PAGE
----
Exchanges of staff and students, and joint research programmes, have all contributed to building a European identity. This has been fundamental to European cooperation, which in turn has had its economic pay-offs. But now the tide is turning.
With Prime Minister Theresa May seeking a ‘Hard Brexit’, negotiations on the terms are likely to be ferocious. This would mean ditching the EU single market, along with the regulations that govern it, such as those concerning the free movement of people. It would thus be almost impossible for remaining EU countries to grant post-Brexit UK the kind of trading terms granted to countries like Norway and Switzerland — because they do abide by the rules of the single market, including the free movement of people.
It’s a tough situation for all concerned. However, some ‘out-of-the-box’ thinking may be able to limit the damage. One idea would be to set up a new ‘European Knowledge Union’ — an Open Space for research and learning, but separate from the EU thanks to a European Knowledge Charter; and with (why not?) its headquarters in the UK. Read the recent policy paper “European Identity and the Learning Union” for more concrete ideas in this direction.
If anything has provided the cement for increased European cooperation, then it is the mobility of students and tertiary education staff, as well as cooperation in research. This could well be ranked among the most important accomplishments of the EU. It gave rise to a Europe of the citizen, with mutual understanding and a glimpse of a European identity, on top of the regional and national identity of citizens.
The founders of the EU’s forerunners always thought of education and research as among the best instruments for understanding and cooperation. Jean Monnet had first-hand experience of European mobility and its profound effects on the soul, moving from France to the UK at the age of 16. He thus argued strongly for education as an instrument for cohesion.
Robert Schumann was also a mobile European, moving from Luxemburg to France, with a similar approach. Yet, events took a different turn. European cooperation first went into coal and steel, and from there on to agriculture in the form of milk and wine. Meanwhile, education and research were left on the back burner.
The current ‘Knowledge Union’ was sourced from the economic side, via EU programmes devoted to innovation. These were the Framework Programmes, coming most recently in the form of Horizon 2020. The European Courts created the Open European Space for Learning, supported by Erasmus exchange programmes. The Bologna agreement was a major breakthrough in the Knowledge Union, as it defined a common bachelor-master structure. The UK has greatly benefitted from these framework programmes and from the European mobility of students and staff — as have other EU countries. What exists today as a Knowledge Union has been a tremendous win-win.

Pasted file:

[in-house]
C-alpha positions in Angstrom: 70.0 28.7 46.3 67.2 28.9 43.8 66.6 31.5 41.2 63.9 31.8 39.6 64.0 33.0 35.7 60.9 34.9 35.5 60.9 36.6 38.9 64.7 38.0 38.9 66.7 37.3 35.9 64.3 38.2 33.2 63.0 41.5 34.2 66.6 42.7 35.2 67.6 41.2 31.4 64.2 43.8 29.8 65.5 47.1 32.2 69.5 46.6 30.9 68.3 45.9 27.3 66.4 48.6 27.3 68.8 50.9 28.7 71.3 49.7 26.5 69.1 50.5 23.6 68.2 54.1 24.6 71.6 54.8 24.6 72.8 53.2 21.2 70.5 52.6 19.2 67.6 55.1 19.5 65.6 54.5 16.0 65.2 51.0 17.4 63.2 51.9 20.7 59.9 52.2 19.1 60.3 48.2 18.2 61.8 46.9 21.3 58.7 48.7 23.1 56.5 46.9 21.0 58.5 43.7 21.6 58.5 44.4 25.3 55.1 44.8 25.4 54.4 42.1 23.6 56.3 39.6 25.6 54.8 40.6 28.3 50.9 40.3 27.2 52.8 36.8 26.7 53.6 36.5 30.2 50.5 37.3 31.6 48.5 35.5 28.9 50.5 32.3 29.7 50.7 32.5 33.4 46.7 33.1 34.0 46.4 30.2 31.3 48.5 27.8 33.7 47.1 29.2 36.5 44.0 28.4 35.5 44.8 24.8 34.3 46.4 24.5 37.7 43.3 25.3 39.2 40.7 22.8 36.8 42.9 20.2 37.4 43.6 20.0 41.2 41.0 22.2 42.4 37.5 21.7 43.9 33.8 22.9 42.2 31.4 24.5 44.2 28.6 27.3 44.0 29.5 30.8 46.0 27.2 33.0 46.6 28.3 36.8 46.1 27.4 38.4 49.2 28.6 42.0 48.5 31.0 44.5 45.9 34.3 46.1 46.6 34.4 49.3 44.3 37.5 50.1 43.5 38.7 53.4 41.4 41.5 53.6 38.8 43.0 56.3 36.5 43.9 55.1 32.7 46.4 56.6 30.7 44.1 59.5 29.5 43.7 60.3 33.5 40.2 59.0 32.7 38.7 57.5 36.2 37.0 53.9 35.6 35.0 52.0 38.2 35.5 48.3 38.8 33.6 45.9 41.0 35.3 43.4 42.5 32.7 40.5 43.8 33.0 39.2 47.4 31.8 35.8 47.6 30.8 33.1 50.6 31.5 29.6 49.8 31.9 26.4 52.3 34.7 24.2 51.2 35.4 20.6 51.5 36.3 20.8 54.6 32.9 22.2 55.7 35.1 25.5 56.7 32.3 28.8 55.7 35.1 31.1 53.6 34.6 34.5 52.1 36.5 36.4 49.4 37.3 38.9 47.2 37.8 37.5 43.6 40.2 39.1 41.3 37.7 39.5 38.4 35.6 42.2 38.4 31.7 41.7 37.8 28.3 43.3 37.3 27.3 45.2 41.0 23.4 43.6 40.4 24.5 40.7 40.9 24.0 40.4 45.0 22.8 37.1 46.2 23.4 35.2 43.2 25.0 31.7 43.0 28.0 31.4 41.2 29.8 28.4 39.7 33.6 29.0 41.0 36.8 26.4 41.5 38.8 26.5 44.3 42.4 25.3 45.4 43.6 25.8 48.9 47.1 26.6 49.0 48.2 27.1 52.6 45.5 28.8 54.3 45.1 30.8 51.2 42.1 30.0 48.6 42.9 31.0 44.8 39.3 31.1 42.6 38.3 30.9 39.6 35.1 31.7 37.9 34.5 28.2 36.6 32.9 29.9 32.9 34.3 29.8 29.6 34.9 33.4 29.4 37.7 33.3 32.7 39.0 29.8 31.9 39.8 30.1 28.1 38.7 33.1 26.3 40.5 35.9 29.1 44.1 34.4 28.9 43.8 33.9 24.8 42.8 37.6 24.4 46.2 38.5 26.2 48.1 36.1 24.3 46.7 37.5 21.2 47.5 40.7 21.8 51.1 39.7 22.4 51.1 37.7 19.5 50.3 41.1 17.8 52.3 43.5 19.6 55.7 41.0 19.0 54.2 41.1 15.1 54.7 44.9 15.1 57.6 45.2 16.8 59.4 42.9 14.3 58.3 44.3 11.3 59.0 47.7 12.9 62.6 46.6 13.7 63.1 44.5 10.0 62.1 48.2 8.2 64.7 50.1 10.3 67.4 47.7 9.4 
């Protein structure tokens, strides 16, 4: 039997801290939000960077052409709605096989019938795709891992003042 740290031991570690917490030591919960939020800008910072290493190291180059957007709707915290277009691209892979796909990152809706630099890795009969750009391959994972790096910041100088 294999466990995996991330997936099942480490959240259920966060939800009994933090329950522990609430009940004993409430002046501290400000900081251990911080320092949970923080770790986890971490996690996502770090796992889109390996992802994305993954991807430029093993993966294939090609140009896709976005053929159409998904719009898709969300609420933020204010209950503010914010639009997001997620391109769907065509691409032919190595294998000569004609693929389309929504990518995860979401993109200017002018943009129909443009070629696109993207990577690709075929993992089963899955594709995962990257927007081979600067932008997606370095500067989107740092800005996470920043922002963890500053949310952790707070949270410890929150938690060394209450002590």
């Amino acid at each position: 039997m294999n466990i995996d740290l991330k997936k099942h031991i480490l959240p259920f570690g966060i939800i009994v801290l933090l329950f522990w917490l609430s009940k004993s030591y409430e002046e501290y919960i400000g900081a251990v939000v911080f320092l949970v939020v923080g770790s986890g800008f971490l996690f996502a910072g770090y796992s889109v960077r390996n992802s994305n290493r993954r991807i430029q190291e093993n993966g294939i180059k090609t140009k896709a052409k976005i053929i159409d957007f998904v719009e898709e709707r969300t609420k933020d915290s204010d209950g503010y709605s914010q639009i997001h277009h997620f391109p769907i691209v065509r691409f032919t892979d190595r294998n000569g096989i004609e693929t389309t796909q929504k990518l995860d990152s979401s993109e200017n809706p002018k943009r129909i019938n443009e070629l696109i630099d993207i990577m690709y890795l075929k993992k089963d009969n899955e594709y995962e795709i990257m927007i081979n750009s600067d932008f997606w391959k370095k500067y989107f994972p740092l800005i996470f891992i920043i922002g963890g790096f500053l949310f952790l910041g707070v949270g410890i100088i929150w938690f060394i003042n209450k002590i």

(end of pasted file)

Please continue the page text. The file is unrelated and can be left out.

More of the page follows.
The divorce bill to be paid by the UK for its share of unpaid EU bills is estimated to be between €20 billion and €25 billion. But this is minute compared to the loss in terms of economic welfare. The UK (with 65 million people) exports some 45% of its goods and services (including financial services) to the EU (with 507 million people). And a hard Brexit will have a substantial impact on trade.
“If there would be no post-Brexit trade deal between the UK and the EU then the British would face a cost of at least £4.5 billion — and in all likelihood they would take a hit many times larger”, with a similar effect on major EU trading partners who export to the UK.
It may diminish the rate of growth, in particular in Ireland and Germany. There is a hope that the Brexit shock and loss in welfare may be offset by new trade deals with, for example, the United States and China. Also, there is in the UK a widely held belief that deregulation following Brexit may stimulate growth. Perhaps, but it is highly likely that Brexit will be a lose-lose game.
Brexit will also hurt the very soul of Europe, by pulling the UK out of the knowledge union. This will happen as collateral damage, reinforcing the negative impacts of the UK retreating from ‘united we stand, divided we fall’ — in a Europe full of uncertainties to the south, with war raging in the Middle East, with an aggressive resurgent Russia to the east, and now even the US becoming a questionable ally in terms of trade and security.
The creation of a Knowledge Union in the European space, with the UK as a strong partner, is not going to happen by itself. It will not happen in the Brexit negotiations, but needs a separate forum. It also needs a forum of interested parties (stakeholders) to further European knowledge cooperation if it is outside the EU.
First of all, it needs some ownership. University organisations in the EU Member States and in the UK should take up the challenge to create a European Knowledge Union outside of the EU — one that is able to take on those responsibilities that exist pre-Brexit in the cooperation between EU States in student mobility and research. This would be the best damage control, by creating a new European institution.
The opinions expressed here are the author’s own; they do not necessarily reflect the views of UNU.
This article originally appeared on the blog of the UNU Maastricht Economic and Social Research Institute on Innovation and Technology (UNU-MERIT).